A sailor’s life – 57. The wife’s tale II
“I never liked the sea,” said Dolly Thomas, daughter and granddaughter and wife and mother of British merchant seaman, looking back over three-quarters of a century. “Even when I lived near it, I never went to look at it.”
When Dolly married 5th Engineer Jim Thomas in 1942, when she was 22, her mother had warned her: “Don’t expect sympathy. No one will understand.”
Dolly’s father was master of one of the Royal Fleet Auxiliary oil tankers that service the navy, and he used to be away for so long and so often that she did not remember meeting him until she was five years old. Jim had followed his father-in-law into the RFA and when Dolly herself became a mother his tanker happened to be in port for repairs, so he could come to her, but he was recalled to the ship within hours of the child’s birth and didn’t see his second son until the little chap was walking. “I missed our first seven Christmases,” said Jim, wryly.
For all the years Jim was at sea, Dolly had made the decisions. She had raised the boys, managed the money, even bought their first house. Yet Dolly and Jim had been married for 56 years when I met them in the bungalow deep inland, where they had retired to live near their grandchildren when Jim finally came ashore. There was a noisy grandmother clock in the hall, and a single framed photograph of an oil tanker – Jim’s last – on the wall. All her married life, said Dolly, she had kept a suitcase packed.
The little suitcase is retired now, and Jim is dead, but for forty years Dolly kept it ready in the corner of her bedroom in South Shields, with a pressed blouse and change of clothes – all set to go to him whenever the telegram arrived saying he was in port for a day or two somewhere in the British Isles. This, and the three weeks leave every two years, was her early married life, and that of all the other seamen’s wives of her generation.
“You’d get a telegram: ‘Ship arriving so-and-so’,” she said, “and you had to lock the house up, you had to get the children all organised, and you had to get them over to whoever was having them for you. The men didn’t think, they’d just send a telegram and expect you to be on the jetty. They didn’t realise the journey you might have, or that you got there and the ship had gone somewhere else, which happened. You were always tugged both ways, you had to leave your children to go to your husband. I can remember my mother saying, ‘If you don’t go, someone else will’… It was hard on the children, but we hadn’t much choice.
“We were brought up with it,” said Dolly. “My uncles all went to sea. Jim’s father died at sea. That was our life. Father never wanted a shore job; he never wanted to come home. Nor did my husband.”
Jim had merchantmen’s medals for the Atlantic and the Mediterranean, Borneo and Korea, and a photograph of his men on deck with their protective gloves and geiger counters just after the last nuclear test off Christmas Island in 1958, where they were refuelling the destroyers patrolling the exclusion zone. They had been sealed in the engine room – but let themselves out after the blast because of the unbearable heat. The mushroom cloud had, he said, faded in the sky behind them. He remembered fishing in the bay for weeks afterwards, and the crew popping down to the Naafi on the island for a beer of an evening. He hadn’t suffered any ill effect, he said, though he knew of others who had.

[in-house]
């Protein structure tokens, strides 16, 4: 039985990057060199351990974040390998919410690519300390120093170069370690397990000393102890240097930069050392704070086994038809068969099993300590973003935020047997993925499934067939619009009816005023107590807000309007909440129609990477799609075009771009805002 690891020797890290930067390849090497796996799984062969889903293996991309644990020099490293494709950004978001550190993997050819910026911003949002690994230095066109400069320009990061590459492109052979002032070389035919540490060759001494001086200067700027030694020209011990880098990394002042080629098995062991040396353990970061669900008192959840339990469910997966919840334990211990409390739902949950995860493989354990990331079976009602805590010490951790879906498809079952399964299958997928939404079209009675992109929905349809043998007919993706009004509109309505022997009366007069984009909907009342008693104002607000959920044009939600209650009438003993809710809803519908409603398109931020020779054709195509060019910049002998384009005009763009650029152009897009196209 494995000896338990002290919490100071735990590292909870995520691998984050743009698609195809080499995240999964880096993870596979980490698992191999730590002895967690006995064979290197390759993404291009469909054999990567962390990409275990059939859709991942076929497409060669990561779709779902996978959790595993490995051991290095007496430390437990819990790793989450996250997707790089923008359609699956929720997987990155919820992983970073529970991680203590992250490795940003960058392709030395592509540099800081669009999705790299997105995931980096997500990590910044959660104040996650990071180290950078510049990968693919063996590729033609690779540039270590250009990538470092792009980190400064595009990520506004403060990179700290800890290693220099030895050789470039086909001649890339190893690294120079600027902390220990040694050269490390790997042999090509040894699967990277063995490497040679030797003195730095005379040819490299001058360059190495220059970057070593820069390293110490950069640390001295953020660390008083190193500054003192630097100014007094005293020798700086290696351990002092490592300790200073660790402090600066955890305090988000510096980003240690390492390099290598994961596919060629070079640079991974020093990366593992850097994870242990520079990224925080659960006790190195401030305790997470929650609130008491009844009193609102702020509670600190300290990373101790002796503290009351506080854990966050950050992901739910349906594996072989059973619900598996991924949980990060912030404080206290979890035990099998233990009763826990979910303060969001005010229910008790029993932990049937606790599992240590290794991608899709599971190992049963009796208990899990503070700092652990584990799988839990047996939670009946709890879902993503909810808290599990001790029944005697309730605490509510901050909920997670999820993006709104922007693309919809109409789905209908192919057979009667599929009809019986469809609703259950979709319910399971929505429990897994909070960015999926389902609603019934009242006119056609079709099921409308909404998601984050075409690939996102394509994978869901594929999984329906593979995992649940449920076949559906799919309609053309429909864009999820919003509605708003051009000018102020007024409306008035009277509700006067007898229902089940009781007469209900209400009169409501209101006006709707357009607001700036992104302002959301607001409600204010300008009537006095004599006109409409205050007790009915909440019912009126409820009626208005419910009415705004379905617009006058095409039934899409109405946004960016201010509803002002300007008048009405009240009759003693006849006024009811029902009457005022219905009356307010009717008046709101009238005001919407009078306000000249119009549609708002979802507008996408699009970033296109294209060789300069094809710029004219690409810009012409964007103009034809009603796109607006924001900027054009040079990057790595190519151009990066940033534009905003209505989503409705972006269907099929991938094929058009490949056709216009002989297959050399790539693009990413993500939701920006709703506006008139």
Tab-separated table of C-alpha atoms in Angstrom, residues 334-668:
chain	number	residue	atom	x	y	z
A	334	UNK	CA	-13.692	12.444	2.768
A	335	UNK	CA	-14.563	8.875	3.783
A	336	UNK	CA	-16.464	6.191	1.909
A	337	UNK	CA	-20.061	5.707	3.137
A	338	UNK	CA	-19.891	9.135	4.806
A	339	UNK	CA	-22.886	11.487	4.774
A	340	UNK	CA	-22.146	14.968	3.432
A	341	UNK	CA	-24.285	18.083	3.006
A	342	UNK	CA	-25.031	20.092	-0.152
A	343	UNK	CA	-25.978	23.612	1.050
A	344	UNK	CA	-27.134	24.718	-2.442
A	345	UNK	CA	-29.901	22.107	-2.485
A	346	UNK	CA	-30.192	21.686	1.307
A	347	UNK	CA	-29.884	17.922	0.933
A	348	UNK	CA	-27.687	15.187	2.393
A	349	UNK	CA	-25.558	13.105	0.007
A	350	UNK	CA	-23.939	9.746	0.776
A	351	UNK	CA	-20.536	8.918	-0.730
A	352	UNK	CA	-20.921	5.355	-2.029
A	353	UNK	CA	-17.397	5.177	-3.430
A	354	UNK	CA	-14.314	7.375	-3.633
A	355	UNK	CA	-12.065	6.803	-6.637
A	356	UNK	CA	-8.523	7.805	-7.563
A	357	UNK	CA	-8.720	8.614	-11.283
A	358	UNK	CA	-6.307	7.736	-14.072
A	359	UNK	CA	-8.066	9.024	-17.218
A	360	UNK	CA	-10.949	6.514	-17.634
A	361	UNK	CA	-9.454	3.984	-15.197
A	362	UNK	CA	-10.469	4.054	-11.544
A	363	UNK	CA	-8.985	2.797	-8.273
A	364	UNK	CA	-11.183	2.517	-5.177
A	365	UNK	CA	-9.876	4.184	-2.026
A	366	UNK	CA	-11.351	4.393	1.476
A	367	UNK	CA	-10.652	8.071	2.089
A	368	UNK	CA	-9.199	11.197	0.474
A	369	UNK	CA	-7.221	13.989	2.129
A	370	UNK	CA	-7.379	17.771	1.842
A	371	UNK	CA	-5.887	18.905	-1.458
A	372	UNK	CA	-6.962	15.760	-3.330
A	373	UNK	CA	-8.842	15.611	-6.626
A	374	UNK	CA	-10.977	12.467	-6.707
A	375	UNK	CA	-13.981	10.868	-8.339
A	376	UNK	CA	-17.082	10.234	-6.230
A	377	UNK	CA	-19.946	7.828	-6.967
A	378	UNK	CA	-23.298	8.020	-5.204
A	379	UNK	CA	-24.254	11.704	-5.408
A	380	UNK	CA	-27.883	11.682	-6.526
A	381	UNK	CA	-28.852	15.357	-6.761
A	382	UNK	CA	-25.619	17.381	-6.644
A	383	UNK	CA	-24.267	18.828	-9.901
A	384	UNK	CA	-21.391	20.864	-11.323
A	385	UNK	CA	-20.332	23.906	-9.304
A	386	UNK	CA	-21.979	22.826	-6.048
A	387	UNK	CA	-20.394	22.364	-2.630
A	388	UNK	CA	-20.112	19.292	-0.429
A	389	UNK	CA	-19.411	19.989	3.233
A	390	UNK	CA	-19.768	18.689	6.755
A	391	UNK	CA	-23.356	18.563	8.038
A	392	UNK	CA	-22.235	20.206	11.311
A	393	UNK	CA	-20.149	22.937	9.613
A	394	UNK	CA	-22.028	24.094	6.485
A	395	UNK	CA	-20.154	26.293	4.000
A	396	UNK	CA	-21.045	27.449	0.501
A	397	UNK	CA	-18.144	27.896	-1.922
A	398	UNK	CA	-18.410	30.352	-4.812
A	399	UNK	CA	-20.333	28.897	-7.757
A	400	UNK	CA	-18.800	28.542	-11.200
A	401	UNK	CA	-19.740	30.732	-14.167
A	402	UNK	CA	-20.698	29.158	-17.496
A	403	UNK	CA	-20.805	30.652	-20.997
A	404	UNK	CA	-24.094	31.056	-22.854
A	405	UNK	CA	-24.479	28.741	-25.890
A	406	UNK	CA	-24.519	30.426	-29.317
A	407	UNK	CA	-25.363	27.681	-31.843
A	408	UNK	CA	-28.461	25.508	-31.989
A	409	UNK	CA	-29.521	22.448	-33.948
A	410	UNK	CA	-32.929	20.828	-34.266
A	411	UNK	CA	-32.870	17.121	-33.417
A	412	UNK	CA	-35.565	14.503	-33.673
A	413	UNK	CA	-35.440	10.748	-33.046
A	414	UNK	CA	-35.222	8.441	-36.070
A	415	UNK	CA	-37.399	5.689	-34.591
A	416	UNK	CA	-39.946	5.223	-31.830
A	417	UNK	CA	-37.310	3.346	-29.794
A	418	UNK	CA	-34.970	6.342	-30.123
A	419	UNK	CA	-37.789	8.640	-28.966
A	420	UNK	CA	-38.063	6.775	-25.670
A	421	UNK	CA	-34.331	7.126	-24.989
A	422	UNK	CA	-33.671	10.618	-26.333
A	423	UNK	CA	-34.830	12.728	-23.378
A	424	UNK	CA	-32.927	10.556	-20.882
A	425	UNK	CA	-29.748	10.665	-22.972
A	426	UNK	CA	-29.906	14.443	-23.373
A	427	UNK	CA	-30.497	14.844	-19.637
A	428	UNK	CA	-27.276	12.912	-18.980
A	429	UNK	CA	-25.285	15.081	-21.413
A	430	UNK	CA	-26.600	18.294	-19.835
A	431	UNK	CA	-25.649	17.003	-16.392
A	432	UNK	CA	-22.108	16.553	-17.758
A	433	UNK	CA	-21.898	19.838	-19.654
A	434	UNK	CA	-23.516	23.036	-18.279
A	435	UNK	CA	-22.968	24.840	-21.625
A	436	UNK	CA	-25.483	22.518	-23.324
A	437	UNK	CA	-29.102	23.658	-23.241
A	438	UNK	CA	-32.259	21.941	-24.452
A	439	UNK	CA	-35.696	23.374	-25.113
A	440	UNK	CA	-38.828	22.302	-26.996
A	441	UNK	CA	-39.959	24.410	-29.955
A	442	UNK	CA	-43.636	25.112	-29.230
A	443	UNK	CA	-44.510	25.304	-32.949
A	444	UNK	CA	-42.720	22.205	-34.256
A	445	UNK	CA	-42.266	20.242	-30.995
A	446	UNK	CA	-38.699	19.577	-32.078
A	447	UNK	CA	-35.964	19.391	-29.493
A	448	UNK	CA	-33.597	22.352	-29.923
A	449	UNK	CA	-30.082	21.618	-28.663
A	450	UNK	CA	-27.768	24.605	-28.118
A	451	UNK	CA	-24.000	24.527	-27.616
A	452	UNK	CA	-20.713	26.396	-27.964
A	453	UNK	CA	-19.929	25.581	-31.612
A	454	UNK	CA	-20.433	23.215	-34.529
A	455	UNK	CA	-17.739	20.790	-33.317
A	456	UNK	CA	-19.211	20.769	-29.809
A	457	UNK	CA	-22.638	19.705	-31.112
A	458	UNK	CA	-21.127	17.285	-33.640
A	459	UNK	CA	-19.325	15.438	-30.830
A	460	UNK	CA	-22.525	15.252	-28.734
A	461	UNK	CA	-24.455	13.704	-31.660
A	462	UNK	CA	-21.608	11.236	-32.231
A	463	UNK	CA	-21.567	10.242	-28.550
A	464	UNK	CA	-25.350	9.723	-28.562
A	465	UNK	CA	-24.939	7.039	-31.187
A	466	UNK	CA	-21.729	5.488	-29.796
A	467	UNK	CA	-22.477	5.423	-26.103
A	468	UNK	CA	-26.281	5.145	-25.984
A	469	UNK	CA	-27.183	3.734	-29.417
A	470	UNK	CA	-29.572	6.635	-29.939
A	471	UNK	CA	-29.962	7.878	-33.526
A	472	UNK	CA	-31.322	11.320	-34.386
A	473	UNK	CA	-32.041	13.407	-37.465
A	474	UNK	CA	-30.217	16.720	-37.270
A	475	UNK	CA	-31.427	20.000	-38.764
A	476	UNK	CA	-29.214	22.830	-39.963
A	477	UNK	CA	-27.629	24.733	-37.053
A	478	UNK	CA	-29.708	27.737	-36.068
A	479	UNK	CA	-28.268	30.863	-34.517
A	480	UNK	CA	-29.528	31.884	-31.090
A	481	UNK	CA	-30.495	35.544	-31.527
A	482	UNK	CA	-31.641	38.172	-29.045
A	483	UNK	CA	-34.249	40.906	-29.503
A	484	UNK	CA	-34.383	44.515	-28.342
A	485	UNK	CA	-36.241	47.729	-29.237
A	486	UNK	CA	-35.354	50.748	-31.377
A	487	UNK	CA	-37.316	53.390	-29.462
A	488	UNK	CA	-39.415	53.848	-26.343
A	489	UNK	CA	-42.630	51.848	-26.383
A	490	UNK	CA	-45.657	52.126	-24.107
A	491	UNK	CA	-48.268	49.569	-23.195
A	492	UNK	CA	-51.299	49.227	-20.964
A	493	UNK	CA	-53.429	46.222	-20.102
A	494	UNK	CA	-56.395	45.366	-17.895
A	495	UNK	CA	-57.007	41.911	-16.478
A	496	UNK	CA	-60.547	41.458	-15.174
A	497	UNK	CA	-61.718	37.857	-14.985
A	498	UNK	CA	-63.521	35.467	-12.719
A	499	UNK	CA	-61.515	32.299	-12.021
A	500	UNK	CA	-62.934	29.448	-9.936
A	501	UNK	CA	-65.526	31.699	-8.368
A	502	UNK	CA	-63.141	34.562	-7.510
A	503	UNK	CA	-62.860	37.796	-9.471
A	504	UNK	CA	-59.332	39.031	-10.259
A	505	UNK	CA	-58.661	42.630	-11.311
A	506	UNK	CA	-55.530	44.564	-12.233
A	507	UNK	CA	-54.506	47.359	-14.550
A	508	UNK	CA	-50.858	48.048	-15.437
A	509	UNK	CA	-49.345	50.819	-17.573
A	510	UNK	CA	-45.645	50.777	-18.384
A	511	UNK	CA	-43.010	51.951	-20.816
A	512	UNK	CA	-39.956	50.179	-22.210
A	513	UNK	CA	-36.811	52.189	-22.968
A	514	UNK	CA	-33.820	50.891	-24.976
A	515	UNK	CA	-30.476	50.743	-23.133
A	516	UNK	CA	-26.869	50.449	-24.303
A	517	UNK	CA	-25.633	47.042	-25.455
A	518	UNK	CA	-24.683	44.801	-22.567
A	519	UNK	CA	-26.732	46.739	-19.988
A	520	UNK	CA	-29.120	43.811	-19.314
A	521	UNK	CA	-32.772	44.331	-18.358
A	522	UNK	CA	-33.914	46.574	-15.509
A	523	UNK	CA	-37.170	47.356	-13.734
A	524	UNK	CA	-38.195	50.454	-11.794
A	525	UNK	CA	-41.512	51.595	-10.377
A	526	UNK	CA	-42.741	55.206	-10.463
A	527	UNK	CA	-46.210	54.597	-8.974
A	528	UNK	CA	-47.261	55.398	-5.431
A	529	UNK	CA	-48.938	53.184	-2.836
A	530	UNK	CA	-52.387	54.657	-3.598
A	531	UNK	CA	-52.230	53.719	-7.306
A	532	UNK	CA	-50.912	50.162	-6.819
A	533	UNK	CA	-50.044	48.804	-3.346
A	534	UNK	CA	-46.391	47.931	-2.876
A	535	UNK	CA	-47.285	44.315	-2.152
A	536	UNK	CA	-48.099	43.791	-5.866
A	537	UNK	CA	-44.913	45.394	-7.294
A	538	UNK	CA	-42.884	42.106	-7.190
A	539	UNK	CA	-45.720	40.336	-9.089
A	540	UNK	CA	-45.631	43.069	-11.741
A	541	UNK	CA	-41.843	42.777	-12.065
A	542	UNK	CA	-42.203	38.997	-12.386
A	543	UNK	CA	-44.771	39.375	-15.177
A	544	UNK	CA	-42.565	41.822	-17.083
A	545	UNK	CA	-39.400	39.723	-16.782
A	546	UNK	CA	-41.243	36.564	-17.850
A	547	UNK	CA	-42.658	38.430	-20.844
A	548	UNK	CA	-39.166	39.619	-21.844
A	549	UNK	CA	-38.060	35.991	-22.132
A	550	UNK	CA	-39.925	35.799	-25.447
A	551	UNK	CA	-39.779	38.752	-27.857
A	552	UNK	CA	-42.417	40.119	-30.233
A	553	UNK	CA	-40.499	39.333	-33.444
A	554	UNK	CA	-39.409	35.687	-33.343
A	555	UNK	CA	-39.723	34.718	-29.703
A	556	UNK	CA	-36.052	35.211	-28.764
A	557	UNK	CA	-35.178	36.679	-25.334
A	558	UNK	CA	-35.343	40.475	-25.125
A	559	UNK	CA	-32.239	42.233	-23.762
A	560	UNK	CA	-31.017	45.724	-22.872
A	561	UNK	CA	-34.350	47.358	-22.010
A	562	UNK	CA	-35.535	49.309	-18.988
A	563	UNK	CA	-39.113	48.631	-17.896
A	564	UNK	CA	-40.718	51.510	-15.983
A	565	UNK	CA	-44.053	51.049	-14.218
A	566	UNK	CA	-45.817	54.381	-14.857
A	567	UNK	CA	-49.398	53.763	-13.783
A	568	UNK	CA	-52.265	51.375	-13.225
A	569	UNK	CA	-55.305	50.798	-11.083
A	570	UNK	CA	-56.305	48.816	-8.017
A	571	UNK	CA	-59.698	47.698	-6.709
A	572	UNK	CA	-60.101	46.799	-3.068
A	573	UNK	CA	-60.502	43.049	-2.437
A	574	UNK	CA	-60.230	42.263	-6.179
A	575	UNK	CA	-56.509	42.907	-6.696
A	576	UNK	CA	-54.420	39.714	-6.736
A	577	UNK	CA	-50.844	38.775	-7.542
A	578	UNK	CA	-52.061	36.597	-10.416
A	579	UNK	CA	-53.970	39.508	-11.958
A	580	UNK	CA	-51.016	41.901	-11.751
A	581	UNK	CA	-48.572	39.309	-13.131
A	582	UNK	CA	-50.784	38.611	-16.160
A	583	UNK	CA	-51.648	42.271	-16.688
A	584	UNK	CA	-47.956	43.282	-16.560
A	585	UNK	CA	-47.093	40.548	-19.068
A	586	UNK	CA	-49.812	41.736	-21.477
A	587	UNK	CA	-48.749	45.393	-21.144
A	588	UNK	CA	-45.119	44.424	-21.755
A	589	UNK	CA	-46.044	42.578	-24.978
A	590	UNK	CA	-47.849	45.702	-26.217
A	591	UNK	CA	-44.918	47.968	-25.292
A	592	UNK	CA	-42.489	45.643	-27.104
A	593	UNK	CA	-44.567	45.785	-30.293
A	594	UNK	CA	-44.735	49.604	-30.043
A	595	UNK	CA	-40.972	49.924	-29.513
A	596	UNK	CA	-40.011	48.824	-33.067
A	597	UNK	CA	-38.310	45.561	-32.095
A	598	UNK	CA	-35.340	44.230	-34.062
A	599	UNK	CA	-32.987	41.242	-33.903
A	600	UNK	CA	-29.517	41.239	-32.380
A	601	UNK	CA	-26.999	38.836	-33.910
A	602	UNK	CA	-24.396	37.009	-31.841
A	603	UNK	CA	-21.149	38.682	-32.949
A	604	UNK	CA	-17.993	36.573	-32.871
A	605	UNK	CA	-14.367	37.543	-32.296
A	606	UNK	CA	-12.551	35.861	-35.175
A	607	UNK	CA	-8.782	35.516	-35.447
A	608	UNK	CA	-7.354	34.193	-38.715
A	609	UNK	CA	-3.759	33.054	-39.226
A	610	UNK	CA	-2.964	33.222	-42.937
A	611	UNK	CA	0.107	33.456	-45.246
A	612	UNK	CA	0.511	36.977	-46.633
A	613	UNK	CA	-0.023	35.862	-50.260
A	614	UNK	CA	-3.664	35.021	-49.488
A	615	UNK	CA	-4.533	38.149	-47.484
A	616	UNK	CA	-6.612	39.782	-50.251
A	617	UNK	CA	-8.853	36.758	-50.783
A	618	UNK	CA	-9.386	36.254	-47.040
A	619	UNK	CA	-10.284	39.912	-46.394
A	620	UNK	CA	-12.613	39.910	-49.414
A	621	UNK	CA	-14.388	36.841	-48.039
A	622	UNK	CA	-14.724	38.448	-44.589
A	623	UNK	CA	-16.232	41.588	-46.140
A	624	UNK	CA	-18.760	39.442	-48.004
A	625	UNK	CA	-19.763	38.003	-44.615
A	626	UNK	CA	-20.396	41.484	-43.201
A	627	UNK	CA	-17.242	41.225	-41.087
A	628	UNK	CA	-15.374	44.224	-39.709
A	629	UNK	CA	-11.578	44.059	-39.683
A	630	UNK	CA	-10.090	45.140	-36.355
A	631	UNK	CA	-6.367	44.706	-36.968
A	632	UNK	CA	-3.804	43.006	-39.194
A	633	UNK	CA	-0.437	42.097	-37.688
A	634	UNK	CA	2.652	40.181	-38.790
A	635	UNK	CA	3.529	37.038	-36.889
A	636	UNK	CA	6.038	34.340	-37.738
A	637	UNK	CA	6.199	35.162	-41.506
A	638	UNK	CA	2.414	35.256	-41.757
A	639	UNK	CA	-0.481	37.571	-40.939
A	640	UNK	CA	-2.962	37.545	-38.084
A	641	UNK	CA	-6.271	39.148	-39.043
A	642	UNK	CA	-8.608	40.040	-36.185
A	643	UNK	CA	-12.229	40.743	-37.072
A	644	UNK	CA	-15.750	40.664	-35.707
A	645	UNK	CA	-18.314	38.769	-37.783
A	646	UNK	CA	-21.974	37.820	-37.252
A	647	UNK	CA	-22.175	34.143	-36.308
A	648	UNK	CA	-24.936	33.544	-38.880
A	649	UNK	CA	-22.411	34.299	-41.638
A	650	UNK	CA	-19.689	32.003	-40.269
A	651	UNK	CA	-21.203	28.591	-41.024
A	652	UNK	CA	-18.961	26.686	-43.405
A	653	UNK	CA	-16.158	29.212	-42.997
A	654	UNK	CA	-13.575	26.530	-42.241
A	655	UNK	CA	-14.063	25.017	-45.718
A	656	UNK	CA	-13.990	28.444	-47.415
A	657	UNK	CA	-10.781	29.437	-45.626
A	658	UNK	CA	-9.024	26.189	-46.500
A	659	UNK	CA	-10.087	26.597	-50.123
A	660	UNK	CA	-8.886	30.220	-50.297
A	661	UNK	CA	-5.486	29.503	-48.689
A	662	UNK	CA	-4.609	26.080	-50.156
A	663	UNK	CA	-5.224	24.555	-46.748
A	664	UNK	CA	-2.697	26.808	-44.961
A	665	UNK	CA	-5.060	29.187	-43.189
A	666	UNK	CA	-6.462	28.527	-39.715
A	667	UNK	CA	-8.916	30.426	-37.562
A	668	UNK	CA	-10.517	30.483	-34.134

When I met them, Jim had been retired for 18 years, and they were living near the son who had not gone to sea, collecting china together in Berkshire. “No, I never liked the sea,” said Dolly, smiling impishly at her husband across the spotless living room.
Did Jim miss it, I enquired. Jim grunted, and shrugged. What was to miss? As an engineer, he had spent most of his time below decks anyhow, he said. His only comment was disgust that their accommodation ashore was no bigger than it had been aboard ship in later years, when he was chief engineer. By then they’d had beds big enough for two and the wives were allowed to come with them a couple of times a year, but that was the 1970s. Things were very different for sea wives before.
“When I married Jim,” said Dolly, “my mother told me, it is no use crying or feeling sorry for yourself, you’ll get no sympathy from me. You married a sailor, you get on with it. She was a hard woman, my mother, but she was right. She was hard, because my father had had to leave her alone such a lot when she was a young wife.”
Dolly’s mother, Nell Card, was one of four children of a Shetland trawlerman who was knocked overboard by a ship’s boom in Aberdeen harbour in 1902 when she was two months old. His body was never recovered. His oldest child was only seven. From the day Nell could hold the big needles she helped her widowed mother and sister knit the great Fair Isle jumpers that had to feed the family until the two boys were old enough to follow their dead father to sea.
“That was what there was on Shetland then, knitting or the sea,” said her daughter.
Nell was not yet 18 when she met a young English man from Kent, the mate of a ship that had called at Lerwick for repairs at the end of the first world war. They met at the hotel where Nell was working and he had wooed her by telegram for six months.
Nell Card had never seen a bus or a tram until the night she was wed and she set off on the long journey south to meet her husband’s people. “I think she wanted to get away from Shetland,” said Dolly. She was appalled, however, on arrival in Maidstone on the Sunday evening, to find her mother-in-law darning socks. Shetland islanders still kept the Sabbath. What kind of a family had she married into, Nell wondered. That was 1920.